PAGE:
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Matt Dixon, Master artist interview

Interview with master artist Matt Dixon.

Matt Dixon long association with the games industry began in 1988. He has worked on various titles for almost every major gaming platform since then. He was employed by one of the UK's largest independent games developers for more than a decade, initially as a production artist, then as an art lead. During that time he involved with numerous high profile game and movie licenses, including Harry Potter, Crash Bandicoot, Spyro the Dragon and Pirates of the Caribbean.

I remembered seeing the art of Matt Dixon 6-7 years back on art forum. I always wonder how does he do it? I love his stuff. And I have been following his work since then. And today, he is kind enough to spare his time for a short interview with

1. How and why did you want to become a Concept Artist?

Matt Dixon: I wish I could say that being a concept artist was a childhood dream and that I worked for years to hone my skills in preparation for my role as an adventurer on the creative frontier, sharpening my blade of art on the stone of ambition and stuffing my backpack with the treasure of hard-earned knowledge. It would be far more interesting than the truth, which is simply that I stumbled into the role of concept artist entirely by accident. When I started in the videogame industry back in the 1980's development teams were very small, sometimes just two or three guys. In those days the nearest we came to concept art was a ballpoint pen doodle on a beer mat in the pub at lunch time to help get someone's idea about a game mechanic across, and it was just as likely to be scribbled out by a coder as an artist. I'd been working in the industry for several years before team sizes, technology and organisation reached a point where more formal and deliberate communication became necessary. As I was in a senior role at the time, it fell to me to update those beer mat doodles to pencil sketches. Over time the pencil gave way to digital art and eventually I found myself working as a concept artist full time. It took me almost twenty years to realise that's what I wanted to do..!

copyright artwork by Matt Dixon

2. What is your first art job and how did you start?

Matt Dixon: The answer to this question depends on how you define 'job'. I had a number of small paid gigs while I was still a teenager - painting leather jackets, designing band flyers and t-shirts, pixel artwork for computer games - though my day job at the time was working in a guitar shop. I suppose my first proper art job came when an old friend called me up to offer me an artist position at the videogame developer he'd started. I jumped at the chance and stayed with that company for over a decade. Without that phone call, or the support of those guys in the years that followed I wouldn't be where I am now.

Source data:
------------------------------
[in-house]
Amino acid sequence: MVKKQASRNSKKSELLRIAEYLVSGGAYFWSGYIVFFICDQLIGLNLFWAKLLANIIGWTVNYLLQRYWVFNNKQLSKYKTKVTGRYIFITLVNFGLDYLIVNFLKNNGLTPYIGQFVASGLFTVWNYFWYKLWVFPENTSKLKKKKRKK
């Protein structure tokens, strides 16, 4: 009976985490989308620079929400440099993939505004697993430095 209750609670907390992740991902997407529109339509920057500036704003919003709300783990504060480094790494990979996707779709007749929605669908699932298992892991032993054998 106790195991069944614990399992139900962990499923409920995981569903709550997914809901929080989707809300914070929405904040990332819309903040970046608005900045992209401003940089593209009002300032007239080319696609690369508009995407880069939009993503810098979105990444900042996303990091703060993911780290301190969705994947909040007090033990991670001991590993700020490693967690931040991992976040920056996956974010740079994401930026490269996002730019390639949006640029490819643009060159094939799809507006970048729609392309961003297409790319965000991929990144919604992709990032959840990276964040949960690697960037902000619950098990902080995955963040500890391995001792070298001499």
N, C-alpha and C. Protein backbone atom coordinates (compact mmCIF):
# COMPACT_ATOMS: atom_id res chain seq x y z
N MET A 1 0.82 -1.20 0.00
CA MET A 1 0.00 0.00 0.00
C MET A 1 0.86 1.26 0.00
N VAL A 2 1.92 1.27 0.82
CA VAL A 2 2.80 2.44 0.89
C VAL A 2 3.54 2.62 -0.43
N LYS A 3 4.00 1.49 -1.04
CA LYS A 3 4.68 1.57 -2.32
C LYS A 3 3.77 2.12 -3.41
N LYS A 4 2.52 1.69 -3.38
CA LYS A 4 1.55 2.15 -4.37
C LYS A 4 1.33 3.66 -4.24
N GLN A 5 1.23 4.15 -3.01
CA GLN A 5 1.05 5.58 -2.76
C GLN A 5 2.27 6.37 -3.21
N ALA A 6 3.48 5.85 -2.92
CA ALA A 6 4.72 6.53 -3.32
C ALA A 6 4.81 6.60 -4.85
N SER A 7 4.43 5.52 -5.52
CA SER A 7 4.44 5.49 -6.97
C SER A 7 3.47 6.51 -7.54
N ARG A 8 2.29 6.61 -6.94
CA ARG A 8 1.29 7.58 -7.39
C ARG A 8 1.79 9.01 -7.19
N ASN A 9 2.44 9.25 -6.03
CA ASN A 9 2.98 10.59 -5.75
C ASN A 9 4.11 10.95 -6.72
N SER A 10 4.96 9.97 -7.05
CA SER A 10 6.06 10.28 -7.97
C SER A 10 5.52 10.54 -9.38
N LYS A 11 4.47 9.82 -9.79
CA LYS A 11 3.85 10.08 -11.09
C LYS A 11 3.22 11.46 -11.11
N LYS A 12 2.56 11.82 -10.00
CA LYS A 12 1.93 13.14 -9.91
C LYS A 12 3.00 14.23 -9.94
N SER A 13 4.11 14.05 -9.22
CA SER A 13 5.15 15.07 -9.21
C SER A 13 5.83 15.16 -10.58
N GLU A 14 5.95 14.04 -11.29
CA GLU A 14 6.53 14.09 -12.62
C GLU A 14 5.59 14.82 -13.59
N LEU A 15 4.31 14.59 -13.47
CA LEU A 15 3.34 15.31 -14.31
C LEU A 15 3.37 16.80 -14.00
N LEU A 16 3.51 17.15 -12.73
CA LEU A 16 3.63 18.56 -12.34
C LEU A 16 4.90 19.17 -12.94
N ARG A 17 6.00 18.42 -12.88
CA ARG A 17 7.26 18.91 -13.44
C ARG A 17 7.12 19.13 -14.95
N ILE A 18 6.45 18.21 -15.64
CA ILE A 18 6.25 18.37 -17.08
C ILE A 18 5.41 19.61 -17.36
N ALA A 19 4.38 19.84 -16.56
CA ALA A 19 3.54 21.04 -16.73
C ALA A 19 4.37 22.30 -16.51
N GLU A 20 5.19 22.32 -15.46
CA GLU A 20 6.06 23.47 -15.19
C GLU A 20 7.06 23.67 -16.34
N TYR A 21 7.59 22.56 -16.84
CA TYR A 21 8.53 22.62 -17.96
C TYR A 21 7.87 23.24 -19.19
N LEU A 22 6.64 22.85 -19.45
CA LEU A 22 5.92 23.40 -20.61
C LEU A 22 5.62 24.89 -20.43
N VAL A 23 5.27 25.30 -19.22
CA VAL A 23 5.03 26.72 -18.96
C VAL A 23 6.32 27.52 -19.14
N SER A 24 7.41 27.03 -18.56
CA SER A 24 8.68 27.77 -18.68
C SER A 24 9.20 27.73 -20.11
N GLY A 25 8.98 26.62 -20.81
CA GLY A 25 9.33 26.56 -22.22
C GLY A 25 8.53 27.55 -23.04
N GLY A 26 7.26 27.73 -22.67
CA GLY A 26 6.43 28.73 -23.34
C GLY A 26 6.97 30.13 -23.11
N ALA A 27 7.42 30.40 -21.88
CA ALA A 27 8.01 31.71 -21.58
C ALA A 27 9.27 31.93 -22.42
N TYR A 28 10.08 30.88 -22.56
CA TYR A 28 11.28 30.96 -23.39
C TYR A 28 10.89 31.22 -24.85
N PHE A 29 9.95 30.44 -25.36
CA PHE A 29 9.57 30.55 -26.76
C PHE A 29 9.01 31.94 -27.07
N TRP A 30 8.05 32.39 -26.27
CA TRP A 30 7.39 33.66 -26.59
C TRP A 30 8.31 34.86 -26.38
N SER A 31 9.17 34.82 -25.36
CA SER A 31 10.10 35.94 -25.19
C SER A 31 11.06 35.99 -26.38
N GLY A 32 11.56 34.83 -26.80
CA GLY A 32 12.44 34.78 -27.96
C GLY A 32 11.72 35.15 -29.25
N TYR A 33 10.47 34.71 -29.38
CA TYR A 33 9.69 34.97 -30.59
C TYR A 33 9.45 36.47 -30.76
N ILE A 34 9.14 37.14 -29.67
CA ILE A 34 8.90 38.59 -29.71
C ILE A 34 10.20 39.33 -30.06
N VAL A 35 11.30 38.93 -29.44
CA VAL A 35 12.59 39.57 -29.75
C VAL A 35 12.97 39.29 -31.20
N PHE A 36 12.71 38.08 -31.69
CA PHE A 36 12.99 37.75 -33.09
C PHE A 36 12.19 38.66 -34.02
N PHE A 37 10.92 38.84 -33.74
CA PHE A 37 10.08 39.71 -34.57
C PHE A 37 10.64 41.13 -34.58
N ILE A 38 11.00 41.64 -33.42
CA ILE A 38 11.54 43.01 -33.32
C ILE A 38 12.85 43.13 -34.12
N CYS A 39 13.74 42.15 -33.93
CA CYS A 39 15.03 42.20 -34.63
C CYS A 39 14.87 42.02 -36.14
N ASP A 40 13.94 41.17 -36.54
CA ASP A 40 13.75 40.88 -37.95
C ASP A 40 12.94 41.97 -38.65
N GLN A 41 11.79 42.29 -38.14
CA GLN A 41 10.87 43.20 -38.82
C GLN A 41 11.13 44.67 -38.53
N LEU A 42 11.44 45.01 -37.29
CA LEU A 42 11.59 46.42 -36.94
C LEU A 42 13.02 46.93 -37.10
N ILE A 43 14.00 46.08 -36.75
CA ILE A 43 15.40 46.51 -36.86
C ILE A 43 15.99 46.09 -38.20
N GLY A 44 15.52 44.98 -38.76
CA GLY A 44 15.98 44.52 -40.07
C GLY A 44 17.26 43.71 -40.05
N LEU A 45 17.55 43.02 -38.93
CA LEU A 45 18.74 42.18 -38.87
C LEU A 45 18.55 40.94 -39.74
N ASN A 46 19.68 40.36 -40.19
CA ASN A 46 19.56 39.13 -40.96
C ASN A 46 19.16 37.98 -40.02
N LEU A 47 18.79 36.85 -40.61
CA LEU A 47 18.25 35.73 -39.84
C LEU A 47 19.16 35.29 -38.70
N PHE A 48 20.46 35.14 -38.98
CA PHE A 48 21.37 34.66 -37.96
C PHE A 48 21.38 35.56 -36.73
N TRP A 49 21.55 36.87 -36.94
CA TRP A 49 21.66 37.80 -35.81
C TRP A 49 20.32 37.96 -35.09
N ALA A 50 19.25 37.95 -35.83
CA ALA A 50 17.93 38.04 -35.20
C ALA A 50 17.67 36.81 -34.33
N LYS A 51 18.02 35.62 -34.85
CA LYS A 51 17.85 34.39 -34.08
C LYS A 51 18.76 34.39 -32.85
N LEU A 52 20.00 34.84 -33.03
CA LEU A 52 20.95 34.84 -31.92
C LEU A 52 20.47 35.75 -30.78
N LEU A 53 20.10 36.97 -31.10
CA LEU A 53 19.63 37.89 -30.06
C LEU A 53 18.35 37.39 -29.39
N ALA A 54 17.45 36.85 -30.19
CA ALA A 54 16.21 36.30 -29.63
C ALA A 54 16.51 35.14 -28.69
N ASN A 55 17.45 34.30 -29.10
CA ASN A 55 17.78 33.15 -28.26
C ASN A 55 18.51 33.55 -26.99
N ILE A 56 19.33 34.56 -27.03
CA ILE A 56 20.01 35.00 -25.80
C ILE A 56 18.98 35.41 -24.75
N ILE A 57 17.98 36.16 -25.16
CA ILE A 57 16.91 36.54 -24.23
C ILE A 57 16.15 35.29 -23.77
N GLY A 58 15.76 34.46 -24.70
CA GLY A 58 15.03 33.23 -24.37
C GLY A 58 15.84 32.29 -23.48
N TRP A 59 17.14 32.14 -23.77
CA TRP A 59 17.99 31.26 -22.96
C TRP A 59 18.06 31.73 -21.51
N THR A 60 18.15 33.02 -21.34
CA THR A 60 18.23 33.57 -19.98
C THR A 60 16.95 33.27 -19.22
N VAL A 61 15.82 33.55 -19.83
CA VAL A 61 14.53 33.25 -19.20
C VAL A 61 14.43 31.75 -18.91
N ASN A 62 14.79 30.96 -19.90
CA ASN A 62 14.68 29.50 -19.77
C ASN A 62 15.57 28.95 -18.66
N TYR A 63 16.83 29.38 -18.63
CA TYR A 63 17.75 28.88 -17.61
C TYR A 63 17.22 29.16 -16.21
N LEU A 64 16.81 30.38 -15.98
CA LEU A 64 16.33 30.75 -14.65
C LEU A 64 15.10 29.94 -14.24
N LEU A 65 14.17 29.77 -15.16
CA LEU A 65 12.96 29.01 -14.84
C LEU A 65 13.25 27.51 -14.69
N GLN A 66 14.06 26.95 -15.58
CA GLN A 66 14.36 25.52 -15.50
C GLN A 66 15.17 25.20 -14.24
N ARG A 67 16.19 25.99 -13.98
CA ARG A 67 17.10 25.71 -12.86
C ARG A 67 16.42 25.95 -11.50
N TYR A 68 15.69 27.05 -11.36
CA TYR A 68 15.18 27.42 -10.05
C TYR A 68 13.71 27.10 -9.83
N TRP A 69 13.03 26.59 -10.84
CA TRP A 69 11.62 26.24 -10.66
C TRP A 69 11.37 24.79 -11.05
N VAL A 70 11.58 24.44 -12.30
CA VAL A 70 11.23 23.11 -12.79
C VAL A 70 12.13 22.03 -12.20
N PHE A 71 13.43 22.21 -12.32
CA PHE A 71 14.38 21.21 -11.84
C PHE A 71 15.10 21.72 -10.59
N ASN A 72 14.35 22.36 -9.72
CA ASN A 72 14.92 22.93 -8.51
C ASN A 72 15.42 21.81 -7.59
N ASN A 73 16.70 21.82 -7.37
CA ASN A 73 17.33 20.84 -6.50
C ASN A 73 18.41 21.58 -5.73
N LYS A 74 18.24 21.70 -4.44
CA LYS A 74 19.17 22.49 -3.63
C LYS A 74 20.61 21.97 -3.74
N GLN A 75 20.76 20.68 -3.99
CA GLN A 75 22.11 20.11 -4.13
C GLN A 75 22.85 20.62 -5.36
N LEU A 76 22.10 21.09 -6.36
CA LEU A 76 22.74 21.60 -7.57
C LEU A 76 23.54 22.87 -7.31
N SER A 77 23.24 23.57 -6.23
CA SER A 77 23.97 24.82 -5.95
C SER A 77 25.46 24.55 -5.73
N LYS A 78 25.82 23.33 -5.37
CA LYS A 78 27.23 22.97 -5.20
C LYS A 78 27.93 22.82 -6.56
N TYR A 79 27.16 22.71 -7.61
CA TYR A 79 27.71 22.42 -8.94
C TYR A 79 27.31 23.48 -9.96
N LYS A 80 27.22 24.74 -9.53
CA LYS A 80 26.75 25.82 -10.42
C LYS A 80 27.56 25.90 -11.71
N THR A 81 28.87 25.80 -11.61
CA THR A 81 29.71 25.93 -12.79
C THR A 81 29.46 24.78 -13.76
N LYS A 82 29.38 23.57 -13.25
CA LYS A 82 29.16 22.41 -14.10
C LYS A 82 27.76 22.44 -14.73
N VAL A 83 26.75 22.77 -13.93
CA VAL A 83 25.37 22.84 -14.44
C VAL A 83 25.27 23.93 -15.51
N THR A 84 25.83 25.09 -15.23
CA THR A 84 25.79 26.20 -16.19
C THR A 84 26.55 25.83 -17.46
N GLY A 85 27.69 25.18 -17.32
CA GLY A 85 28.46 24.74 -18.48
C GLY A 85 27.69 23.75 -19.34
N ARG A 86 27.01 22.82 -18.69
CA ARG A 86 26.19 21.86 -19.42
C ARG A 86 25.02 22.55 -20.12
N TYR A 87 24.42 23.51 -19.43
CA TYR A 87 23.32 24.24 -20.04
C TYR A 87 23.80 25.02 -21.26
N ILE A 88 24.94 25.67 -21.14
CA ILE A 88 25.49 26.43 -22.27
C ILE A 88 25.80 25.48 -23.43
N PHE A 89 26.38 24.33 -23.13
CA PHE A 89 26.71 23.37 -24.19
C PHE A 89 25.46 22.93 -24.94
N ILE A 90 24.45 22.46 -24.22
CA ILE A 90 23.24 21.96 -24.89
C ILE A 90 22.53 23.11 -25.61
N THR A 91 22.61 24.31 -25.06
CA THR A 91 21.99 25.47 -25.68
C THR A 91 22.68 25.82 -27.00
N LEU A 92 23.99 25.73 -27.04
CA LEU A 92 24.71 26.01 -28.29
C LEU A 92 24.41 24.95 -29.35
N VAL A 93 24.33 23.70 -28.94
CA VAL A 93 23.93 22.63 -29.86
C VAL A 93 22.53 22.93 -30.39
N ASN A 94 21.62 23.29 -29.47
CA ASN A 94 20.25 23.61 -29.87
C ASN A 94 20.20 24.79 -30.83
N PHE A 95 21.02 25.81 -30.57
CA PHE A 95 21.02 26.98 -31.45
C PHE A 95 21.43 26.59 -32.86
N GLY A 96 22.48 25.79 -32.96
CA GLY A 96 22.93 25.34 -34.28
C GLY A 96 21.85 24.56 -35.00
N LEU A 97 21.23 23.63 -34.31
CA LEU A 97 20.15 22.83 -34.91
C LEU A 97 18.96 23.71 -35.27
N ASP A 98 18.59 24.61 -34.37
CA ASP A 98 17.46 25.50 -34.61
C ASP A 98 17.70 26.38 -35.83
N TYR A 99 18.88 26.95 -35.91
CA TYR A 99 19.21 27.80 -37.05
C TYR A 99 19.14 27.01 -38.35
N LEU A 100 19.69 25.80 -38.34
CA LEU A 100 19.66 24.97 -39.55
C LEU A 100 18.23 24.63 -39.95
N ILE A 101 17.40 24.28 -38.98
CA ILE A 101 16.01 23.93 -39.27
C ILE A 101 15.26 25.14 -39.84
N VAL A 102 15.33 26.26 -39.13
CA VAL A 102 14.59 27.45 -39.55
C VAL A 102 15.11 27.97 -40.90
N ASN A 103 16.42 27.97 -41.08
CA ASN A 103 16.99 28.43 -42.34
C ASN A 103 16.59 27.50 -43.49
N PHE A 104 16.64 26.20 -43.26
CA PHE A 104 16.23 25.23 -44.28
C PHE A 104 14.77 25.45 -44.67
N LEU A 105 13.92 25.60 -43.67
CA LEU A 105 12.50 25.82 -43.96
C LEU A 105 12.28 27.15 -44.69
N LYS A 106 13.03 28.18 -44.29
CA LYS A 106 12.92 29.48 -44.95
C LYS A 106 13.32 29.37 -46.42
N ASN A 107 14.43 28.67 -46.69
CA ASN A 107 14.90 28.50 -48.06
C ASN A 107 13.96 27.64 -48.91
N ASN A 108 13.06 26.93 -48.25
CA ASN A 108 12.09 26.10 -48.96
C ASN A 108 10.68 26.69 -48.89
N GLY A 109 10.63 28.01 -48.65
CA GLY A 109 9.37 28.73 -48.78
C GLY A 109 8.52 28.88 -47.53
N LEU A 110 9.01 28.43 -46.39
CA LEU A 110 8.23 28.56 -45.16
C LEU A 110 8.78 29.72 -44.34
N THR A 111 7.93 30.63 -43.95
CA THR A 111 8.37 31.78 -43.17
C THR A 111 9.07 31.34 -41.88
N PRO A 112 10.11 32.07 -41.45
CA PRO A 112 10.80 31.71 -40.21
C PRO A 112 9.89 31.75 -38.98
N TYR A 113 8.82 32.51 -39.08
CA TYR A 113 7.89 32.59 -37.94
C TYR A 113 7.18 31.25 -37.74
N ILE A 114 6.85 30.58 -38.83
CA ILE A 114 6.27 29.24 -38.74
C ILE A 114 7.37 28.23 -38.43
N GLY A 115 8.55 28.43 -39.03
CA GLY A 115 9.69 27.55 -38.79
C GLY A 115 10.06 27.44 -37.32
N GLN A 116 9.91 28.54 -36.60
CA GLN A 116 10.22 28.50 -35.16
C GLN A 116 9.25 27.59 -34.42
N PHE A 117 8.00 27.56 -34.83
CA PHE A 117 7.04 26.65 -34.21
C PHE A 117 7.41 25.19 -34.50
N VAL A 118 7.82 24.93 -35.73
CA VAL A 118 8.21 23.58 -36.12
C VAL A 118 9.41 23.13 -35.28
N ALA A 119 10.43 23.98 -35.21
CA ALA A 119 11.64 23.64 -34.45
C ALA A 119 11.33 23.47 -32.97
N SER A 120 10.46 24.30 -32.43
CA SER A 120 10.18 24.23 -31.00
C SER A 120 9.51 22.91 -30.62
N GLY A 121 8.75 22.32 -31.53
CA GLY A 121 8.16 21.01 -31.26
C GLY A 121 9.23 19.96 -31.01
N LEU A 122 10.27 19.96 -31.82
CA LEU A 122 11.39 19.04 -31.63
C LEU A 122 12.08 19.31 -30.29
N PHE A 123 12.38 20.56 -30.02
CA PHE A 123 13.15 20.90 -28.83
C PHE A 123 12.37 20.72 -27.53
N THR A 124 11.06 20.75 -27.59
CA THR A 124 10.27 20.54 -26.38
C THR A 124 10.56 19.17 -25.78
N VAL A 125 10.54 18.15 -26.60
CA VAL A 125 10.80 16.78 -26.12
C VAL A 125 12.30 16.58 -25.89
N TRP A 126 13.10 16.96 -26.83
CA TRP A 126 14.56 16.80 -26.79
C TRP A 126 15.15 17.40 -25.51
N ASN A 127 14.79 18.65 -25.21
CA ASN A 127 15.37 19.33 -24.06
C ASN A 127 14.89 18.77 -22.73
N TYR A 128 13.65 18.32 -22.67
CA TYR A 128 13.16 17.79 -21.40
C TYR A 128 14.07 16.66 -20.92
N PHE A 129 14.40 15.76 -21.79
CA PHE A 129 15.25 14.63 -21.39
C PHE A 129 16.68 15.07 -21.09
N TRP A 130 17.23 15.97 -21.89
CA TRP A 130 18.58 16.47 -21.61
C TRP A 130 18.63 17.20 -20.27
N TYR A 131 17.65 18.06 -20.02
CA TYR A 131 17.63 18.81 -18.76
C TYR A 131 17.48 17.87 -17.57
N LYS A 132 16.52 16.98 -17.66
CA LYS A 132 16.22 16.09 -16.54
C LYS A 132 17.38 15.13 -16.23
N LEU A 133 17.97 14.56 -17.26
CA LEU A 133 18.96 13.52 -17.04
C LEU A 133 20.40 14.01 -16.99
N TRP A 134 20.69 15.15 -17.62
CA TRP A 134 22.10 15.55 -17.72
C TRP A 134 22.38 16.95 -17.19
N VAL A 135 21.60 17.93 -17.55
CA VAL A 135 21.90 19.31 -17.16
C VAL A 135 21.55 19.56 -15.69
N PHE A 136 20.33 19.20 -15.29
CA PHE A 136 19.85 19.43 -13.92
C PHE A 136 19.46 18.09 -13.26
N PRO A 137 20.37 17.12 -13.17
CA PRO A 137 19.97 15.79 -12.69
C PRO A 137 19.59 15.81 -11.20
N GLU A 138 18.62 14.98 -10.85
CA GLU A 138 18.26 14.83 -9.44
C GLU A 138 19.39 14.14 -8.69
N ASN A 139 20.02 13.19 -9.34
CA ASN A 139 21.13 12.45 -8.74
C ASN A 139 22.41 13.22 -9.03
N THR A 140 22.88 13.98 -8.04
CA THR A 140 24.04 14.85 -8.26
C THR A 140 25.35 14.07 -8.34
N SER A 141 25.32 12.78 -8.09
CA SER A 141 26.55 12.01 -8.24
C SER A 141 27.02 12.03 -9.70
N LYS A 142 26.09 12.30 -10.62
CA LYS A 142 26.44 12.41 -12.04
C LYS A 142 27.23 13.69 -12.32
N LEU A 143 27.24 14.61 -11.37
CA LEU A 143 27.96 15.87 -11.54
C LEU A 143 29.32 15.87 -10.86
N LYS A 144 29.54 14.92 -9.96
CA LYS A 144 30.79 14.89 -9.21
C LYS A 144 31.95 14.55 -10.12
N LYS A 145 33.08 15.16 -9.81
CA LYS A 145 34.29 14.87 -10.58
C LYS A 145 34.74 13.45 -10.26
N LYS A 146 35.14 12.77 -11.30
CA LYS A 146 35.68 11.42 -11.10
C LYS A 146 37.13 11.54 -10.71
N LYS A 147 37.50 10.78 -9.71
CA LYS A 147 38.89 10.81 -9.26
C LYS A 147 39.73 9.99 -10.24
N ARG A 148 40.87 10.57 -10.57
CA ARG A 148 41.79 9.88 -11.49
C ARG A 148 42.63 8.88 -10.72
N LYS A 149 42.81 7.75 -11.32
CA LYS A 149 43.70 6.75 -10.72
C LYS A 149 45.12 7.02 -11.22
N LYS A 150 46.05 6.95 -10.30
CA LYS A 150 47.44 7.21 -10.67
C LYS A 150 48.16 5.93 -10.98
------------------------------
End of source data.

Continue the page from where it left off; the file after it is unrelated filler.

3. Where do you get your inspiration from?

Matt Dixon: Who knows? Definately not me, and I'm not sure any artist can define this with certainty. There's no one place or thing that I can rely on for inspiration, and I try not to analyse the process too closely - I don't want to go prodding around in my brain and break something. What I try to do is keep my noggin well fertilised with plenty of imaginative stuff - a compost of artwork, photography and movies and lots and lots of music - and just hope that ideas continue to sprout. I think it also helps to try and stay tuned in to the possibility of inspiration at all times - if I'm in the right mood, a walk around the park, a journey on the bus or even a trip to the shop for milk can all spark interesting ideas.

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copyright artwork by Matt Dixon

4. To you, what are the three most important elements in painting or concept art in general?

Matt Dixon: The three C's. Communication. The function of all concept art is to communicate ideas - so effective communication is essential and should always be the artist's primary consideration. Clarity. Art travels at the speed of light but the longer it takes the viewer's brain to decode all that stuff that's just squeezed in through their eyes the less effective it will be, concept art should be clear and easy to read. Cool. Hey, it's got to look bad ass, right? Right!

copyright artwork by Matt Dixon

5. What would you suggest to young artists on how to get start and become the better artist?

Matt Dixon: The three P's! Practice. Presentation. Perseverance. Practice should be your number one priority. If you're not eating, sleeping or attending to your body's natural functions then are you doing something which means more to you than improving your skills as an artist? Probably not. Go find a pencil. Presentation is more important than many budding concept artists seem to think - obviously your portfolio should be focused, well organised and neat, but it's equally important that you present yourself well. Concept artists aren't rock stars, they're creative professionals who are often expected to work long hours under a great deal of pressure to hit extremely challenging deadlines - present yourself in a manner that gives a potential employer confidence that you can handle everything they could throw at you. Perseverance - don't give up! The market is extremely competetive and the standard is frighteningly high but the work is out there. Stick with it. It's worth it.

Now you all heard, "Practice is your number one priority!" go draw!

Thanks again to Master artist, Matt Dixon.  You can go see more of his work at 
And you can also buy his awesome book here: "Girls on Top"